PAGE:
- Crypto mining was invented to give users incentive to host transactions on their own computers. While mining, the user is volunteering their computer as a ‘node’, or ‘link’. in the blockchain.
- It is the redundancy of this process that ensures the unhackability of a decentralized blockchain. Many iterations of the same transaction are confirmed on so many independent machines the information then excludes errors and attempted fraud.
- The more computing power one has, the more one can mine. Some people use their personal computers and reap very small rewards (better than nothing), and some build farms of mining rigs and reap thousands of dollars a month. A $15,000 BTC mining rig could net $1K per month. Some folks build entire farms of these.
- Video cards, or GPU’s, have skyrocketed in price since the crypto mining goldrush began. Sort of the opposite of business computing, a mining rig needs very little RAM, and CPU power, but a lot of video memory. This has affected the gaming industry greatly because miners will often pay much more for these cards than gamers.
- Crypto mining uses so much electricity in its current state, it is not considered environmentally friendly, nor do electrical bills often justify mining. The current state of mining is called Proof of Work, where miners all work at the same time and, the more work, the more transaction verification. This creates more redundancy than needed and more coin doled out for unneeded work.
- The next generation of mining, called Proof of Stake, promises to be much more efficient. This is where miners wait in line to confirm transactions in an orderly fashion as needed.
- Etherium 2.0 (coming very soon) promises to be the gold standard for Proof of Stake and, hence, the new standard for crypto going forward. I believe this is true and am banking on it.
Crypto Wallets for Attorneys is yet another installment in a series to help busy executives take a dive into the new world of crypto in bite-sized chunks. Here is this week’s bulleted list for Crypto Wallets for Attorneys:
- Cryptocurrency wallets can be physical, software-based, or even hosted. Each has a different level of privacy.
- Physical crypto wallets are still technically software-based, but the assets only exist on physical media that you hold in your hand. However, providers of physical wallets offer backup software so that your assets can be recovered if the physical media is lost or destroyed.
- Most software wallets are encrypted and usually stored on a central server so that a customer can recover their assets with a passphrase, and without the need to track the whereabouts of storage media.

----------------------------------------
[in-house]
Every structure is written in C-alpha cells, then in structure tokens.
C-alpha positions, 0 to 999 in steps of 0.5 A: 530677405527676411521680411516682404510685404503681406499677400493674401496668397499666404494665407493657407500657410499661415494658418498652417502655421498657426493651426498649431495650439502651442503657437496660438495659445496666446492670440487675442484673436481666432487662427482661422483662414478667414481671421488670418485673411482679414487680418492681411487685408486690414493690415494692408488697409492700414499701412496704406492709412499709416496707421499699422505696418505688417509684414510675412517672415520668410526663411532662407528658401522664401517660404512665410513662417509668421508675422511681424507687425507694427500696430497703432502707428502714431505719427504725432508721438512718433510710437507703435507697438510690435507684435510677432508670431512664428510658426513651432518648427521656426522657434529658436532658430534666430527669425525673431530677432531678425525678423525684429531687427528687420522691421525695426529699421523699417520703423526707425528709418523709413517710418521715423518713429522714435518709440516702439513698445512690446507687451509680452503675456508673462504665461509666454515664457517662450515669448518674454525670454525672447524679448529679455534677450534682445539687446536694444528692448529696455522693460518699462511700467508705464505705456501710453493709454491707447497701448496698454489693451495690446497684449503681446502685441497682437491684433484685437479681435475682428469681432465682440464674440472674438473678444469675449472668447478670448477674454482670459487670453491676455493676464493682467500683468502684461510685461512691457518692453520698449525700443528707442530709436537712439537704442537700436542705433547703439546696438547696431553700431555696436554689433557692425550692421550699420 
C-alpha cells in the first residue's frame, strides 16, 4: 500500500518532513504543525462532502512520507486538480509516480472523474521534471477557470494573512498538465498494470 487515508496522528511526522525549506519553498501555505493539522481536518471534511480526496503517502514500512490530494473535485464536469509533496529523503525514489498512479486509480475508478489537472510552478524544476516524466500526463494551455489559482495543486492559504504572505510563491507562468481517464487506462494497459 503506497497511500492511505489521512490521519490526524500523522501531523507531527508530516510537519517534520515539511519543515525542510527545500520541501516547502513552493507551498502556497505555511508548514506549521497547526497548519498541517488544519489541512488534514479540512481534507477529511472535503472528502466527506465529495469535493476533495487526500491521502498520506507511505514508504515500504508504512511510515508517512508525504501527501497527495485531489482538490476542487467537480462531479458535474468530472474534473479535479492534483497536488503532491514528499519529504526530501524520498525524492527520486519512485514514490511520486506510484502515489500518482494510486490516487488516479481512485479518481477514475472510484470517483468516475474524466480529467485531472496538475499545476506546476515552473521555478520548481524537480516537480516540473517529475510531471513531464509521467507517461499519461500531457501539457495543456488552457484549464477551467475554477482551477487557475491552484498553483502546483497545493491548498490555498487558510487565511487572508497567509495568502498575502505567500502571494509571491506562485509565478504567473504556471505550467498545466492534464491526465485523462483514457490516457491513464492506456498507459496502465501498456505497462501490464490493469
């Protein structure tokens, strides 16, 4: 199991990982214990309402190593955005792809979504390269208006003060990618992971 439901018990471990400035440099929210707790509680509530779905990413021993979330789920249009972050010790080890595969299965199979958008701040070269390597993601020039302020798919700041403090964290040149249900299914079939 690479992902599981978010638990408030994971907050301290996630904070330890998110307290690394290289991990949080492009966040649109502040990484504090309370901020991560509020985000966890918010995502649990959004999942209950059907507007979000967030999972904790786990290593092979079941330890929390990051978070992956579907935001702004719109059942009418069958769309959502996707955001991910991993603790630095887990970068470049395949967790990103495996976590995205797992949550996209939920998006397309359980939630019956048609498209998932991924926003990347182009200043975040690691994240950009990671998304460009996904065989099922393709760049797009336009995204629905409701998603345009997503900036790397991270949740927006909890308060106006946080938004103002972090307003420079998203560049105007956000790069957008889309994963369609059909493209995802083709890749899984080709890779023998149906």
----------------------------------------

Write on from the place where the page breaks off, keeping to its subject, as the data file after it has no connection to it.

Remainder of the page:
- Wallets are a completely separate ‘place’ than an exchange, where your assets are deposited right after you make a purchase. Think of the most popular exchanges like Coinbase or Crypto.com.
- Any wallet that is private, and not visible on an exchange is considered a DeFi (decentralized finance) wallet. This includes the wallet products sold by the exchanges themselves.
- Purchases on the Coinbase or Crypto.com exchanges are not private. That information is easily subpoenaed, similar to the balance of your bank account.
- In order for your assets to be private, you must move them into a wallet. Exchanges like Coinbase and Crypto.com provide separate wallet products, as do countless other organizations.
- Think of your wallet as a safe or a safe deposit box. A subpoena can reveal the balance of a bank account, but only the existence of a safe deposit box, not its contents. No one knows about the existence of a safe except people to whom you reveal it.
- Everyone charges a fee to move from the exchange to a wallet. For example, if you decide to move your $10K in Bitcoin from an exchange, you will likely pay a sizeable fee. Even if the wallet is branded the same as the exchange. To many people, this is called double-dipping.
- Most wallets are created to support specific blockchain-based assets, including NFT’s. For example, a Bitcoin-specific wallet will not hold NFT’s because most NFT’s are minted on other blockchains.
- Your crypto assets are only as safe as your passphrase. So you need to memorize them, print them and put them in a safe, or encrypt them. Once someone has the phrase and your wallet address, your assets are as good as theirs. Including the government. If that phrase is hidden, so are your assets.